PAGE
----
Rahul Gandhi has tweeted his resignation as the Congress president and also changed his Twitter bio. So, the decision is official if one goes by the modern communication rules.
The question now playing on everyone’s mind is – who will be the next Congress president? More importantly, what will the successor get – a throne or a mere paduka (sandals) till Rahul Gandhi returns from his self-imposed vanwaas (exile).
This is not the first time the Congress party is facing the clichéd ‘who after’ question. It first faced this situation in 1964 after the death of then-PM Jawaharlal Nehru.
But 2019 is different.
From hope to despair
No party or person lasts forever. At some point, the Congress party will move into the dusty pages of history.
This is the party that people trusted the most immediately after the Partition and India’s Independence. But it would be wrong to assume that over-a-century-old Congress can turn young by a mere change in leadership.
In the Lok Sabha elections, the total defeat of the Congress, led by Rahul Gandhi, was more pronounced than the resounding victory of the BJP. In fact, Narendra Modi’s return to power appeared to be a foregone conclusion.
Between the assembly elections in 2018 and the 2019 Lok Sabha results, the Congress saw a complete turnaround in its political fortunes.
In 2018, an upbeat Congress under the leadership of Rahul Gandhi defeated the BJP in Rajasthan, Chhattisgarh and Madhya Pradesh and formed a coalition government in Karnataka, beating the BJP in its own game. In December 2017, the Congress campaign in Gujarat gave jitters to the BJP, forcing its veterans to rush to the state to snatch victory from the jaws of an imminent defeat.
Even as the Congress hoped for a comeback in the 2019 elections, Rahul Gandhi suffered a series of setbacks – rejection by regional parties, loss of strategic coalitions, inability to gauge the national mood.
The Congress party needs to re-invent and rejuvenate itself at all levels, from its style of functioning and its public image to its core ideology.
Losing the technology race
We are at the crossroads of a technological revolution, which now dominates every aspect of our life, including our political choices. Voters’ opinion is increasingly being formed and consolidated by how well a political party performs on digital platforms.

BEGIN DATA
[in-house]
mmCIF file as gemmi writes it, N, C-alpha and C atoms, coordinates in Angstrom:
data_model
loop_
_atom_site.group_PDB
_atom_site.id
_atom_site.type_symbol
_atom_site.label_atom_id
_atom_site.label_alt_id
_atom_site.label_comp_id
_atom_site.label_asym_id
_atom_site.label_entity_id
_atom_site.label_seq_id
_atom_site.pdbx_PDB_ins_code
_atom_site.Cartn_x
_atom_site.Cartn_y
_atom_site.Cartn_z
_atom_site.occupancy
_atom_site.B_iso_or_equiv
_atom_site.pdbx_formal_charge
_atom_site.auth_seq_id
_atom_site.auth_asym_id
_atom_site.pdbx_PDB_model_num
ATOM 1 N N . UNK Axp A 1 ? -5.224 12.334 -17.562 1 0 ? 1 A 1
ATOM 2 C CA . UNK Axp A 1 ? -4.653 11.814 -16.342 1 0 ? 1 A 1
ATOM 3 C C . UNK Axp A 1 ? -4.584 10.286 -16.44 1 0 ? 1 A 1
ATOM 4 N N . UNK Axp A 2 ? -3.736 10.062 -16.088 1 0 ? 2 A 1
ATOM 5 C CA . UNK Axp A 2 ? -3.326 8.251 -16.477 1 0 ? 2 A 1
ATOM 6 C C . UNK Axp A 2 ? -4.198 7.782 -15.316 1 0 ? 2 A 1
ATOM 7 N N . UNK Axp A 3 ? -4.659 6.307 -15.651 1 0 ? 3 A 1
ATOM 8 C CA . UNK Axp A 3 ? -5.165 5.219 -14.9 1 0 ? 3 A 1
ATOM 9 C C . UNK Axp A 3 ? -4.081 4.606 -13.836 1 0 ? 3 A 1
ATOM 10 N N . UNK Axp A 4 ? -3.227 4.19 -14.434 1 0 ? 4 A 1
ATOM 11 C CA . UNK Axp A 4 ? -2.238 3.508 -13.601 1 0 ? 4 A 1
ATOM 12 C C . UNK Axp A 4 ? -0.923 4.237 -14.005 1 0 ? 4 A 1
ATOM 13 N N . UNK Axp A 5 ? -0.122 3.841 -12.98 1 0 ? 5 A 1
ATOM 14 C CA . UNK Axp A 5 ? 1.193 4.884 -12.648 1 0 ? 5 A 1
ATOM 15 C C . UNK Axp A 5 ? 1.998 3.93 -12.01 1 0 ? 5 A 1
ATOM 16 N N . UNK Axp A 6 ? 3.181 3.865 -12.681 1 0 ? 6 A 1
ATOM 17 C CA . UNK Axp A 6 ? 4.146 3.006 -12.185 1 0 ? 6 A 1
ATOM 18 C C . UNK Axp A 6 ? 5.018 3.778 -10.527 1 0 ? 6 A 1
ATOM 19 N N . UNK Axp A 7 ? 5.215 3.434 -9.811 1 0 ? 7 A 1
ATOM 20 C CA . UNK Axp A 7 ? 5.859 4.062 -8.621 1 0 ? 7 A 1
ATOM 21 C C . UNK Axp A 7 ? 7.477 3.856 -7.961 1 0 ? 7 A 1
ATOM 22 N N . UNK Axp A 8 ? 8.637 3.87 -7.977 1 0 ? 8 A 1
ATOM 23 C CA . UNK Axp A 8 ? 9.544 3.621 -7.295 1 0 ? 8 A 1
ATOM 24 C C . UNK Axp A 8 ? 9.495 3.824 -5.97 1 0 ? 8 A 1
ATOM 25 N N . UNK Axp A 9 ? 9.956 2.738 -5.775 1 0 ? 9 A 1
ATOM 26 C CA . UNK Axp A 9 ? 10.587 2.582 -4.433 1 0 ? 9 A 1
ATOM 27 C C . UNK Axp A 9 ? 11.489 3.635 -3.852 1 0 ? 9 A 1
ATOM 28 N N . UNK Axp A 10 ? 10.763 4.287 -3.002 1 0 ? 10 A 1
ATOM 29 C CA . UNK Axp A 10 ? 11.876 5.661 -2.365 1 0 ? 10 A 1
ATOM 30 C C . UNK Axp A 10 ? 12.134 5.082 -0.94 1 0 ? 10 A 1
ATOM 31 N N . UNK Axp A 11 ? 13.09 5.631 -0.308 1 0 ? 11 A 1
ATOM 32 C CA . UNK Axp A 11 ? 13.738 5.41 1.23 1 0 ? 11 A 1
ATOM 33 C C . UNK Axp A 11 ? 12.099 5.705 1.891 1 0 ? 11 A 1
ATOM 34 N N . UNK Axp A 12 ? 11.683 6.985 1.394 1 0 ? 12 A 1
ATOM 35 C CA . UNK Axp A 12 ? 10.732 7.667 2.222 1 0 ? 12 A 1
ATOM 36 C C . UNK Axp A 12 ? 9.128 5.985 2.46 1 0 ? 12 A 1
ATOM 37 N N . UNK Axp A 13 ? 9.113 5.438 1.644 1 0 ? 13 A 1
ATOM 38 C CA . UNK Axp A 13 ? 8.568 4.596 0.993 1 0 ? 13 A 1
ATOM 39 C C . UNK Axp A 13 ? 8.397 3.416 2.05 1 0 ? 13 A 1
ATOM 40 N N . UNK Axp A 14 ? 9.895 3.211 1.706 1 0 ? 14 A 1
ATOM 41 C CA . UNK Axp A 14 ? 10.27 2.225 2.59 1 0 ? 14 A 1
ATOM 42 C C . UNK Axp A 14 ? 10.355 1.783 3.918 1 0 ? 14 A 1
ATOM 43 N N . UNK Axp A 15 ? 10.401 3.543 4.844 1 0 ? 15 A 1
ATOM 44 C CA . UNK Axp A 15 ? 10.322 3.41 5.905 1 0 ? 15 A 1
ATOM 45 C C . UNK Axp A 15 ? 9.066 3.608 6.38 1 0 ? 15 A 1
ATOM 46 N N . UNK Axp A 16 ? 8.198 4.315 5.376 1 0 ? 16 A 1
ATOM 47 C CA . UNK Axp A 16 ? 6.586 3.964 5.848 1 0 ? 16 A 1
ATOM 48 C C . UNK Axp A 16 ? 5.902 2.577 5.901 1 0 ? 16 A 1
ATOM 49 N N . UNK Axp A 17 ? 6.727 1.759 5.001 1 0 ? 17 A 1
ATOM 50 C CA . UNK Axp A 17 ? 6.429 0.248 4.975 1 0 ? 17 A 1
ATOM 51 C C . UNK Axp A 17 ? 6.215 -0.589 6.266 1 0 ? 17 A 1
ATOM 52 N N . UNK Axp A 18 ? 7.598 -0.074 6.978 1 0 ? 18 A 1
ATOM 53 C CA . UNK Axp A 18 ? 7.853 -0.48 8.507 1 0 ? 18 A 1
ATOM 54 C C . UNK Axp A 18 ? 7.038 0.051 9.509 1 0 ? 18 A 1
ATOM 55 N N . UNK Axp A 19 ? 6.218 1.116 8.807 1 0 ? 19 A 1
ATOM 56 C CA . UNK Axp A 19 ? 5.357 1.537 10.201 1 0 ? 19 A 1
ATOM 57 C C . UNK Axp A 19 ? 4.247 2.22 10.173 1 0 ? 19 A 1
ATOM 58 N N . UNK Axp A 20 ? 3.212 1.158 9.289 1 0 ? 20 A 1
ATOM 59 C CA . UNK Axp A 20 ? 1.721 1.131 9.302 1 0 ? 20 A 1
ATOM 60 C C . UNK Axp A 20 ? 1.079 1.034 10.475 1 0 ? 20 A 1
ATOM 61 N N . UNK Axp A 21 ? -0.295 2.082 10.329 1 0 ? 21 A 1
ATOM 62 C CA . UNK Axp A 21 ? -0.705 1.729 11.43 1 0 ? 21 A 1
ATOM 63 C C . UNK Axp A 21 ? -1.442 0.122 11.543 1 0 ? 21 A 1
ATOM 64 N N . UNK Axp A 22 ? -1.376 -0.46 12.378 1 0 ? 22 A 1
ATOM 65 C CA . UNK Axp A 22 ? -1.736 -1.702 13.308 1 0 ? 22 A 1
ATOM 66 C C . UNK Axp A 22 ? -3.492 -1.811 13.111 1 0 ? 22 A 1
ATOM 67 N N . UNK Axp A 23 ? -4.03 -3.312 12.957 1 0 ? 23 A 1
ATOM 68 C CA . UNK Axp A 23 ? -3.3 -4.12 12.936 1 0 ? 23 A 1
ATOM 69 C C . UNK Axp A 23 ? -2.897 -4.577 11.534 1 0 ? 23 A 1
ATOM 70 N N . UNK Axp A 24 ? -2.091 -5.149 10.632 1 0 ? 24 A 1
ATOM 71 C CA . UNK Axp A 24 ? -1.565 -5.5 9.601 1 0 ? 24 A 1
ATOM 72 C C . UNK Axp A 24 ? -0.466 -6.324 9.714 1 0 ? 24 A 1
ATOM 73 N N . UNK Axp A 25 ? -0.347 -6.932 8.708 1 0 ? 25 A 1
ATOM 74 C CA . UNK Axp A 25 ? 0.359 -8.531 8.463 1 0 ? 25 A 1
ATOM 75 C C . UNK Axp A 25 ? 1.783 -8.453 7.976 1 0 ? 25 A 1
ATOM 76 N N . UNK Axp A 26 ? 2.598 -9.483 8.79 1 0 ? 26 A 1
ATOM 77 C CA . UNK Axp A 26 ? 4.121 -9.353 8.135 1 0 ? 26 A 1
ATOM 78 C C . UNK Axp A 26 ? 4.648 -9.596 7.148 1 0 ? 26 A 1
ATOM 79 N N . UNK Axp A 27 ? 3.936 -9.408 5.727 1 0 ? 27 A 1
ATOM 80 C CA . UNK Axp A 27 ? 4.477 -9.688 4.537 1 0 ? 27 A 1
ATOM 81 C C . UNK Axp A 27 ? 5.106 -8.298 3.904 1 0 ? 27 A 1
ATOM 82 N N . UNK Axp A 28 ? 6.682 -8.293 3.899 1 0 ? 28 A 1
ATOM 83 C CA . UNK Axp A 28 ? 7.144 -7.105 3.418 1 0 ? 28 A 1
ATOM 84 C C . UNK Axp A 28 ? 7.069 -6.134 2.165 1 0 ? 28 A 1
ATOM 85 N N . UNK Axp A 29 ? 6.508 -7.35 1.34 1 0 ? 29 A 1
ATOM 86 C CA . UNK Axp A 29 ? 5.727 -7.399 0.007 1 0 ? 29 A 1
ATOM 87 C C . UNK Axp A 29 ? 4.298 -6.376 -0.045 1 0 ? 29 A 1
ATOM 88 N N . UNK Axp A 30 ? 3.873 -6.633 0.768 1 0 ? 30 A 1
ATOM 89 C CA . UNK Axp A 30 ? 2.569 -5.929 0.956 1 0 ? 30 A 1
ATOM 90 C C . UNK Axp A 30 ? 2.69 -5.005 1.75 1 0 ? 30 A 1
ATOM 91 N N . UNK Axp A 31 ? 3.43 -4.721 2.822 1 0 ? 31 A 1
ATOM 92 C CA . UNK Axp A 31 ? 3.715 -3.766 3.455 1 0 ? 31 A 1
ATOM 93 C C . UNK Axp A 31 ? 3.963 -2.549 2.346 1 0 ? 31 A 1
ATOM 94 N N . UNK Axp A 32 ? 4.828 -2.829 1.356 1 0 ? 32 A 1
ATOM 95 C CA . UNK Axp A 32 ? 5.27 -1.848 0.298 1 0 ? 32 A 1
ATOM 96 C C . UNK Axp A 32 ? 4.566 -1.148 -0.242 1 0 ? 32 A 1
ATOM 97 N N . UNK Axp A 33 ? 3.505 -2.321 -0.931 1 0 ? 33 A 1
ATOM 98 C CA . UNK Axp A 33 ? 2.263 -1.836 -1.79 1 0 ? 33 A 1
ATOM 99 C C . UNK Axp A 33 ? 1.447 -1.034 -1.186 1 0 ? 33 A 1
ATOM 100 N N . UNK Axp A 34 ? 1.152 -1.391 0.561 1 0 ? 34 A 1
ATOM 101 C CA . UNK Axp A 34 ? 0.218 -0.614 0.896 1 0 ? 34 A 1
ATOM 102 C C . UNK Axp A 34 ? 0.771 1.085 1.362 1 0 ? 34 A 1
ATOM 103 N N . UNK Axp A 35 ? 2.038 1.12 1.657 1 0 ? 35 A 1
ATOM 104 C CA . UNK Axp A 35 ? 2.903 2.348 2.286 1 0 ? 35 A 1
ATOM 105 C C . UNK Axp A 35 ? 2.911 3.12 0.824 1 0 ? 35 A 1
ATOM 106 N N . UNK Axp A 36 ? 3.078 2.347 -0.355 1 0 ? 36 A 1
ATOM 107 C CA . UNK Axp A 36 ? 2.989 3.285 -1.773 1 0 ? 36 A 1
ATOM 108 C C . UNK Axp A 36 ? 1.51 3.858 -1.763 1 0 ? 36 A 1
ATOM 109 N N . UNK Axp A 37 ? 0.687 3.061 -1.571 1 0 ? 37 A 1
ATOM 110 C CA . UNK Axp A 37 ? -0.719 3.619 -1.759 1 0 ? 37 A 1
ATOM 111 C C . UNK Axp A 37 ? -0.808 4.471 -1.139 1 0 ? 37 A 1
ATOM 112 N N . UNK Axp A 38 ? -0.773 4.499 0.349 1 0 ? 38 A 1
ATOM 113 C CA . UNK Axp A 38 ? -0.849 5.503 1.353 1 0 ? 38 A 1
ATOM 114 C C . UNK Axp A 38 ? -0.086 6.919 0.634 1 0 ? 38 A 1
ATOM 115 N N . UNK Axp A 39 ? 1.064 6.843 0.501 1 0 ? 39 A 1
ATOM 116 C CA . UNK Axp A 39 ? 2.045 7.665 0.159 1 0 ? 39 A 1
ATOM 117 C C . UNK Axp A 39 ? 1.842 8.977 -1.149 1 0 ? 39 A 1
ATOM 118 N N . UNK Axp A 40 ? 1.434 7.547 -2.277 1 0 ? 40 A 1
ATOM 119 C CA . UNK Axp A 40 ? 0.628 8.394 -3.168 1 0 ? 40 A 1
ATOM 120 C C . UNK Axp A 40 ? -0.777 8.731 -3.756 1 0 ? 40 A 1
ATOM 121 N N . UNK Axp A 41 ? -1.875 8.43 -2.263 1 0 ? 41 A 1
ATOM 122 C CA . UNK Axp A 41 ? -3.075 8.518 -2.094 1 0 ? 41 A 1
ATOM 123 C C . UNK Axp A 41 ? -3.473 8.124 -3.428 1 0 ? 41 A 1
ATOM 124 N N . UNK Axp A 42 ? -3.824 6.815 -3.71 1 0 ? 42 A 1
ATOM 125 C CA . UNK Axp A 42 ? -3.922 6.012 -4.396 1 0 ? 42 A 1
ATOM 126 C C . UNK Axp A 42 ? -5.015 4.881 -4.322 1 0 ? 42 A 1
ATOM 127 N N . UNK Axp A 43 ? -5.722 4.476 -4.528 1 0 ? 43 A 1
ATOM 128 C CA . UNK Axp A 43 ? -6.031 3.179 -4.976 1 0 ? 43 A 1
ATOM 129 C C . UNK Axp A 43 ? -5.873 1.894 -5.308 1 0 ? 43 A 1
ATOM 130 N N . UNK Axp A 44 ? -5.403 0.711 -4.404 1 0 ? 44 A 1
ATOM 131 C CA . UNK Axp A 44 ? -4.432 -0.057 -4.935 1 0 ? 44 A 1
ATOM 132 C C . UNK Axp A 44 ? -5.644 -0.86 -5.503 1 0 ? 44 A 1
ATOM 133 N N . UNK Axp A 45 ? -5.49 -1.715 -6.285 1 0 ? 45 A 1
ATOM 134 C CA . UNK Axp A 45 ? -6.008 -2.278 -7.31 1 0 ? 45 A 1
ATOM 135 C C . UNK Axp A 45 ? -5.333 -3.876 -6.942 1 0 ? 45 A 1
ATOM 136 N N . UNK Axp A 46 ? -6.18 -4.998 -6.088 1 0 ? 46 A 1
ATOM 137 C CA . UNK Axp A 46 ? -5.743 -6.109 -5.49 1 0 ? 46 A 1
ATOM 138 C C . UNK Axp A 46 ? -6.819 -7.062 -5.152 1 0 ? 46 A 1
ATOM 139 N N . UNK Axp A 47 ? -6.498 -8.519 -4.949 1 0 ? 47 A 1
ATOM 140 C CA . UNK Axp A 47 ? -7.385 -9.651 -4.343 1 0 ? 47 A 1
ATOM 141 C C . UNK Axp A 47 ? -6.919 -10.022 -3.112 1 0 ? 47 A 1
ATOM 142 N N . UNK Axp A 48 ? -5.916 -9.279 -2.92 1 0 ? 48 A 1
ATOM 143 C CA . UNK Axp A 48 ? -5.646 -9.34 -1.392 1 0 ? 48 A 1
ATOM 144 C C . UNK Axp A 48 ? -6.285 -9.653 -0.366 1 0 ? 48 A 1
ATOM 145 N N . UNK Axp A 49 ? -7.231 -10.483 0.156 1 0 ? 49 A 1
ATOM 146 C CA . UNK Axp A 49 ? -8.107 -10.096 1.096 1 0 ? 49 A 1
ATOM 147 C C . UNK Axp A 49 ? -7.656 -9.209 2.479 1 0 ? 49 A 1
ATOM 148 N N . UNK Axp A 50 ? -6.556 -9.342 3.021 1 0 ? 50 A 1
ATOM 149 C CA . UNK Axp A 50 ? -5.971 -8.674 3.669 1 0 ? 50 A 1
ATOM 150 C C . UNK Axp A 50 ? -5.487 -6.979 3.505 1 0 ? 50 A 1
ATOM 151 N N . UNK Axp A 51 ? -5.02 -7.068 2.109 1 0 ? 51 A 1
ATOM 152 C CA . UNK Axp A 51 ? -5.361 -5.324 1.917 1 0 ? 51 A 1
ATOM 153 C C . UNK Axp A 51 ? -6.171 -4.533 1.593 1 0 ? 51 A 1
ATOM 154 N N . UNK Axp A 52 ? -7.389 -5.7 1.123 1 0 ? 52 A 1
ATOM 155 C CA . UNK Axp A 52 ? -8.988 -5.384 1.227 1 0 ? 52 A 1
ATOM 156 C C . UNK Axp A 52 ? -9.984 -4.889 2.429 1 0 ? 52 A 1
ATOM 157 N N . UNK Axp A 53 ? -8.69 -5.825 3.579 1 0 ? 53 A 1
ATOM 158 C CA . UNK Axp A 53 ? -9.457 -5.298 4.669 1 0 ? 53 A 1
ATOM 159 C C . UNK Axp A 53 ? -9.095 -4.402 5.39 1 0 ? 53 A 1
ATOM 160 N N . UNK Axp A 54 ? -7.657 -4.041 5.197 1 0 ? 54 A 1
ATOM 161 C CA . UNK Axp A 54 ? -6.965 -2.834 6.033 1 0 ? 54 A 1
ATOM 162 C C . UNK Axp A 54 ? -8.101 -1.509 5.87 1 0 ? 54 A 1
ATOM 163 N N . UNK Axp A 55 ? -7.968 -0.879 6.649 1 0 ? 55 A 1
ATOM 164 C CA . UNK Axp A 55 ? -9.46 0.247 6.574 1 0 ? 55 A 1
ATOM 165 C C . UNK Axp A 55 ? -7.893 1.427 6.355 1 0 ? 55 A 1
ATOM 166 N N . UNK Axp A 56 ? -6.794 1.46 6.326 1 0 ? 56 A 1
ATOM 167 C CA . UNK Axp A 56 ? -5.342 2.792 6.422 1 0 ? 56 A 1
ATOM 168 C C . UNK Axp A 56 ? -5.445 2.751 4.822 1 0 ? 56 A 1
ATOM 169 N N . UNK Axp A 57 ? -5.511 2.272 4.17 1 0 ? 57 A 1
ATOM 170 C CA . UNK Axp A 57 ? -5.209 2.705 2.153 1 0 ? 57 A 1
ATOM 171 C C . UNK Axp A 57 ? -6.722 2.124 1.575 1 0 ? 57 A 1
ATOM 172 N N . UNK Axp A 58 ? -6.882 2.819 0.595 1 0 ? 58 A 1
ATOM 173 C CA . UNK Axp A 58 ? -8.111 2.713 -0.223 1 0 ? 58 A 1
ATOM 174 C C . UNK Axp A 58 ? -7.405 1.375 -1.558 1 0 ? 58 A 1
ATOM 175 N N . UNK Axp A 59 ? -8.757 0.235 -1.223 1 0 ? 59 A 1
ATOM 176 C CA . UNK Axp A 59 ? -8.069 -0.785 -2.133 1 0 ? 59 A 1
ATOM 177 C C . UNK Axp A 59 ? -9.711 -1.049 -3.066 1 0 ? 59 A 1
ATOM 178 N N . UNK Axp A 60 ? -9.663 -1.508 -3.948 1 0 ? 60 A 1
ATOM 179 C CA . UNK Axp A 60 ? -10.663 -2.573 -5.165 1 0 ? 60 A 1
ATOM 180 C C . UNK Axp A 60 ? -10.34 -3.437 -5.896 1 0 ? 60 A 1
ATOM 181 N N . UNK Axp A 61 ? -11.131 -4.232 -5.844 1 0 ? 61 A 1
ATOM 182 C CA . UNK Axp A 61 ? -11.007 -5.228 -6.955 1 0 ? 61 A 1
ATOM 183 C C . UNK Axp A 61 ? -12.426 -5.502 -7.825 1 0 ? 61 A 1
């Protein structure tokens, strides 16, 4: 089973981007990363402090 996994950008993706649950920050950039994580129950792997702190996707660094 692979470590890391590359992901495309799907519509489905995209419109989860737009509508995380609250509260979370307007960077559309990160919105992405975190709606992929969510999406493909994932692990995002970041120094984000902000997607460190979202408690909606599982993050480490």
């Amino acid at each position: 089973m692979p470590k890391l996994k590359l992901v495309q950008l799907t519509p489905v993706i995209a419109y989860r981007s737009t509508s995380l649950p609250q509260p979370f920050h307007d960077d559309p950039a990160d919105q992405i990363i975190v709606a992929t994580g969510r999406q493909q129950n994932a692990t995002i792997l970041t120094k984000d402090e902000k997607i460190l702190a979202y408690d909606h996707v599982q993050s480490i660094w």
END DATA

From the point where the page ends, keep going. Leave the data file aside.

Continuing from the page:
The forerunners of the BJP, the Bharatiya Jana Sangh (BJS) and its affiliates like the Bharatiya Mazdoor Sangh (BMS) and the Swadeshi Jagran Manch (SJM), had once carried out a bitter campaign against technology.
But today, the BJP is at the top of the social media game. It has adapted to the new technology and has armed itself with all the necessary know-how to run a successful political campaign in the digital space.
The Congress, which claims to have ushered the technological revolution in the country, has remained woefully behind in using it to convey its ideas to the people.
Fixing the credibility crisis
The BJP had a definite roadmap for India’s development and it conveyed the same to the people effectively. This is where the Congress failed.
The Congress, with a relatively younger leader at its helm, failed to establish a ‘connect’ with the voters, especially the youth and first-time voters.
Can a leadership change fix the problems in the party? The Congress definitely needs a new leader. The days of inheriting political leadership seem to be over.
But this new Congress leadership will have to do many things, all at once. To begin with, no matter the size of the party in Parliament, it should not remain politically insignificant. Instead of opposing everything that the ruling party does, the Congress can go for constructive criticism and issue-based support. The party also needs to hit the road with issues that push people to agitate, and offer realistic solutions.
One important factor that distinguishes the BJP from the Congress is the credibility of the leadership. However much one may disagree with Narendra Modi’s ideological moorings, he does come across as a person who is dedicated, sincere, and is willing to work hard. Above all, he comes across as someone who is willing to sacrifice his personal life, his likes and dislikes, and his comforts for the sake of the party, his government and national interest.
If the Congress hopes to challenge the BJP in the near future, it has to put up a leader who can win people’s trust and convince them about the party’s ability to win elections and deliver on its welfare promises.
The author is former editor of ‘Organiser’. Views are personal.